Director Paul W.S. Anderson is an old hand at adapting video games, with his Mortal Kombat and the Resident Evil series being amongst the most profitable to date. So it comes as no surprise to find him at the helm of Monster Hunter, an epic new action extravaganza based on the popular Capcom game franchise.
Milla Jovovich stars as Captain Natalie Artemis, a US Ranger whose squadron is violently swept into an alternate universe dominated by giant sand-dwelling monsters. Seeking protection and alliance from a marooned monster hunter (Tony Jaa), she must learn a new form of defence in a desperate bid to defeat enough monsters to enable safe passage back to her own world.
During a recent conversation with STACK, Anderson revealed that his Monster Hunter is not far removed from the game, and that the game’s creators played an integral role in ensuring the movie adaptation remained faithful to the source material. Whether or not the film will satisfy loyal gamers remains to be seen, but there’s plenty on offer for the casual moviegoer.
Monster Hunter is a vast pastiche of past genre films, and perhaps therein lies much of its appeal. From Pitch Black to Tremors, Starship Troopers to Aliens and Enemy Mine to Godzilla, the movie is a smorgasbord of influences all rolled into one very snappy package. Set in a breathtaking cinematic universe unlike any seen before, the digital effects are far more effective than the movie’s modest $60-million budget would lead you to expect. When compared to contemporaries like Pacific Rim or Godzilla 2, which have whopping $200 million price tags, Monster Hunter delivers absolute bang for buck.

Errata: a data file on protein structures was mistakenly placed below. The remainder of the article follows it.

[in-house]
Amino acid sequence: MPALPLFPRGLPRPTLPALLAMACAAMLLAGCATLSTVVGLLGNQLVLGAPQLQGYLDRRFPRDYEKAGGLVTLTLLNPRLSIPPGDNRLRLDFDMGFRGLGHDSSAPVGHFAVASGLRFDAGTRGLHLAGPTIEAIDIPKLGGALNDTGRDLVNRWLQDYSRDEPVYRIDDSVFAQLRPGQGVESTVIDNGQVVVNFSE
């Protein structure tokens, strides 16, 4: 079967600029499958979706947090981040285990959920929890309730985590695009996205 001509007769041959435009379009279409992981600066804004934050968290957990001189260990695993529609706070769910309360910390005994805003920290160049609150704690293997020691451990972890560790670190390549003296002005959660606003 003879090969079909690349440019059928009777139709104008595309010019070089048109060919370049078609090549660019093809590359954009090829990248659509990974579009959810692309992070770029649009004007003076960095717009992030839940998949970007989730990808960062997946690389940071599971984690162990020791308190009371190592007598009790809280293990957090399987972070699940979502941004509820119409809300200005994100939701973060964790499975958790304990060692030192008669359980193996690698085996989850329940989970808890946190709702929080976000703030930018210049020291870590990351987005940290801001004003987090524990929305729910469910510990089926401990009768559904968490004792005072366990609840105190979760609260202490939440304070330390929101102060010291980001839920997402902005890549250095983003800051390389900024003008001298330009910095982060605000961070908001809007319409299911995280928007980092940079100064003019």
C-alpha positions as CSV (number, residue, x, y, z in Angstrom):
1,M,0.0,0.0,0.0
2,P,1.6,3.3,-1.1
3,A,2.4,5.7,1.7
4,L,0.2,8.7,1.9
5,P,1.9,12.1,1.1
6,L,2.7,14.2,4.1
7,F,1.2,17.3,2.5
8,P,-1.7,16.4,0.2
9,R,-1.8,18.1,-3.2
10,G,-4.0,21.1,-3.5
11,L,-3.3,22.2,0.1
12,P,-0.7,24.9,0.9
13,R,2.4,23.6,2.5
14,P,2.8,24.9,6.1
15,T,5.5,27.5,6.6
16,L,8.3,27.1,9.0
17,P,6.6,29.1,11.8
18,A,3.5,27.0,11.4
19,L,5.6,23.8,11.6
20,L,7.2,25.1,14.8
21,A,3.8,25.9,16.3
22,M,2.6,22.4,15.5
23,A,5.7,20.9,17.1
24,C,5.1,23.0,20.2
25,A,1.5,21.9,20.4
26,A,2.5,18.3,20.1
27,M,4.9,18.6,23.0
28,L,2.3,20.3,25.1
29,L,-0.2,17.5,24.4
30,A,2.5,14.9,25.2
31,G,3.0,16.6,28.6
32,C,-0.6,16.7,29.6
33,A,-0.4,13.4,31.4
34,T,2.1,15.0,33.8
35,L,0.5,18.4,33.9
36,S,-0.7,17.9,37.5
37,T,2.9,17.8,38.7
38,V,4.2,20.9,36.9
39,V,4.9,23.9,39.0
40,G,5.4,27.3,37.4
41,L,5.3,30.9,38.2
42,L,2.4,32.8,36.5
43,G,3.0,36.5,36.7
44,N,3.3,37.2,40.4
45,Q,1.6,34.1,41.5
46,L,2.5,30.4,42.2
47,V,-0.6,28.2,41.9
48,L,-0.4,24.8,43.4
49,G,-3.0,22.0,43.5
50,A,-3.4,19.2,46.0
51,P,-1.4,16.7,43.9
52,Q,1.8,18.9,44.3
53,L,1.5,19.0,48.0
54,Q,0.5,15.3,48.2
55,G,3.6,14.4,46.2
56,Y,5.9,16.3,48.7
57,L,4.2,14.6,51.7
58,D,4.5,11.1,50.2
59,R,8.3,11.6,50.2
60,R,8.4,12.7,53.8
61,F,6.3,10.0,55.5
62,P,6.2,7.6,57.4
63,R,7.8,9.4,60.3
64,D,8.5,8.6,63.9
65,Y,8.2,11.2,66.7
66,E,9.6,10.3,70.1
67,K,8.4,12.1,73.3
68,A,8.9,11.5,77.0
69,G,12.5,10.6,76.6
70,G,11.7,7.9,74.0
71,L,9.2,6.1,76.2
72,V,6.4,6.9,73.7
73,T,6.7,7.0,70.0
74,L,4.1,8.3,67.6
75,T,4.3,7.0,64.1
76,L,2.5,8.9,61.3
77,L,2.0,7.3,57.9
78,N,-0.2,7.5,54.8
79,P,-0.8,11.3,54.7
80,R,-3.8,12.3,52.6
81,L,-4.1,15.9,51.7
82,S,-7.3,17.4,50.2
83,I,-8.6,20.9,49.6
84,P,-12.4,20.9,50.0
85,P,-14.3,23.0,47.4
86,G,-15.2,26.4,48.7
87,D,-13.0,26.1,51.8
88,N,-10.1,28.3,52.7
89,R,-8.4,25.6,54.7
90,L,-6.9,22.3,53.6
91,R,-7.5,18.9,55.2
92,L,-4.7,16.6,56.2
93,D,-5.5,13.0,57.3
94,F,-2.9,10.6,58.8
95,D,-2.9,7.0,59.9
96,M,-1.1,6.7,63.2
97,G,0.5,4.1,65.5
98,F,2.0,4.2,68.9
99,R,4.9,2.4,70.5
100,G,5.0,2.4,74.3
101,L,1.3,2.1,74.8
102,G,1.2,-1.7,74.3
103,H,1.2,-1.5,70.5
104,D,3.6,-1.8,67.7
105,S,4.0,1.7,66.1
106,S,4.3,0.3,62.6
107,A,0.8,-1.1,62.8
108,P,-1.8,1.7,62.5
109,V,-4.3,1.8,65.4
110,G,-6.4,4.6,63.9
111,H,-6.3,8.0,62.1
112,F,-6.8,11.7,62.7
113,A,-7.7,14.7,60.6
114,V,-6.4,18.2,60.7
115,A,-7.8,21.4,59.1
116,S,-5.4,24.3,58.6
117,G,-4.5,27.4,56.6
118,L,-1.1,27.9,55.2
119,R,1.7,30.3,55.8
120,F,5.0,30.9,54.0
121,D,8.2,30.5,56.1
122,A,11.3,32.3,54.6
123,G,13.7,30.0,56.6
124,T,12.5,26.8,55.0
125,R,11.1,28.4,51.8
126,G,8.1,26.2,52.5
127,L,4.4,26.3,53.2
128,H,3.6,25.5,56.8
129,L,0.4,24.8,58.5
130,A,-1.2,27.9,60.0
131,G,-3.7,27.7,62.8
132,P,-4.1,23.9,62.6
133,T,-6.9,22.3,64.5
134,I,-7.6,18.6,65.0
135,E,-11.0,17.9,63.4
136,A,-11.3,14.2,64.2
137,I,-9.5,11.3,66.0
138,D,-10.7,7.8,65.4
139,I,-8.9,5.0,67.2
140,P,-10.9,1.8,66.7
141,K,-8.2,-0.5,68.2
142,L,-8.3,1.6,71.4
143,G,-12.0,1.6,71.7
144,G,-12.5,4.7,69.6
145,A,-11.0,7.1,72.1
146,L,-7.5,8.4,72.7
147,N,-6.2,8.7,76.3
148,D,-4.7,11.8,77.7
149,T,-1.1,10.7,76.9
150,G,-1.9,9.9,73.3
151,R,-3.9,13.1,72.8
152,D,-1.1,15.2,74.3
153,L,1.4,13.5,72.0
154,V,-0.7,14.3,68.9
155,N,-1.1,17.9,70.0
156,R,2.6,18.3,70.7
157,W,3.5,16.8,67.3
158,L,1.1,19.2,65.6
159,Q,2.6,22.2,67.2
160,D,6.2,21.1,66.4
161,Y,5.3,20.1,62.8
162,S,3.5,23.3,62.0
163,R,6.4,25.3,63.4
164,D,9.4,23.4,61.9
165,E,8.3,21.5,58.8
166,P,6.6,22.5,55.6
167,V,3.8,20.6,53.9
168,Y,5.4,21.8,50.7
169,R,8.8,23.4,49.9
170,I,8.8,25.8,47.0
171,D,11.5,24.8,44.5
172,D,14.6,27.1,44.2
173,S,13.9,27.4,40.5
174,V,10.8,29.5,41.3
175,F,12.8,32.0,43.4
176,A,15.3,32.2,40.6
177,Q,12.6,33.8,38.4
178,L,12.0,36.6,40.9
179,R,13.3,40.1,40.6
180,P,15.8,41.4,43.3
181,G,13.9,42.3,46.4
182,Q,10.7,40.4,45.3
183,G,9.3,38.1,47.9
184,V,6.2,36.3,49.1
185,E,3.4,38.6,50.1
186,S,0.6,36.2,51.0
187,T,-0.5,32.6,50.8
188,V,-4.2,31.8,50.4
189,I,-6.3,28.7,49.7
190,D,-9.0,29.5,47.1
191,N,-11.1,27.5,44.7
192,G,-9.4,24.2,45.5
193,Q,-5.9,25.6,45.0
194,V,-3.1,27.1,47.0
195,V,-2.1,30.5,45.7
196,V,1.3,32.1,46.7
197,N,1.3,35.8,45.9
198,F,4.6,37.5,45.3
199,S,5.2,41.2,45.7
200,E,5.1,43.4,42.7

Jovovich takes the lead with assurance, building upon the working relationship she and Anderson (her real-life husband) enjoyed with the Resident Evil saga; her physical commitment to the action and fight sequences is impressive. Jaa’s primitive-like persona is also lots of fun, with his particular style of Muay Thai fighting a compelling component of the story. And look out for Ron Perlman in an amusing supporting turn.
As mentioned, the gaming community’s response is yet to be heard, however as so much of the movie is dedicated to combat sequences, it’s safe to say that most will be impressed by those aspects of the adaptation. However, non-gamers might struggle to contextualise some of the cheekier nuances, such as ill-mannered humanoid cats.
In cinemas: January 1, 2021
Starring: Milla Jovovich, Tony Jaa, Ron Perlman
Directed by: Paul W.S. Anderson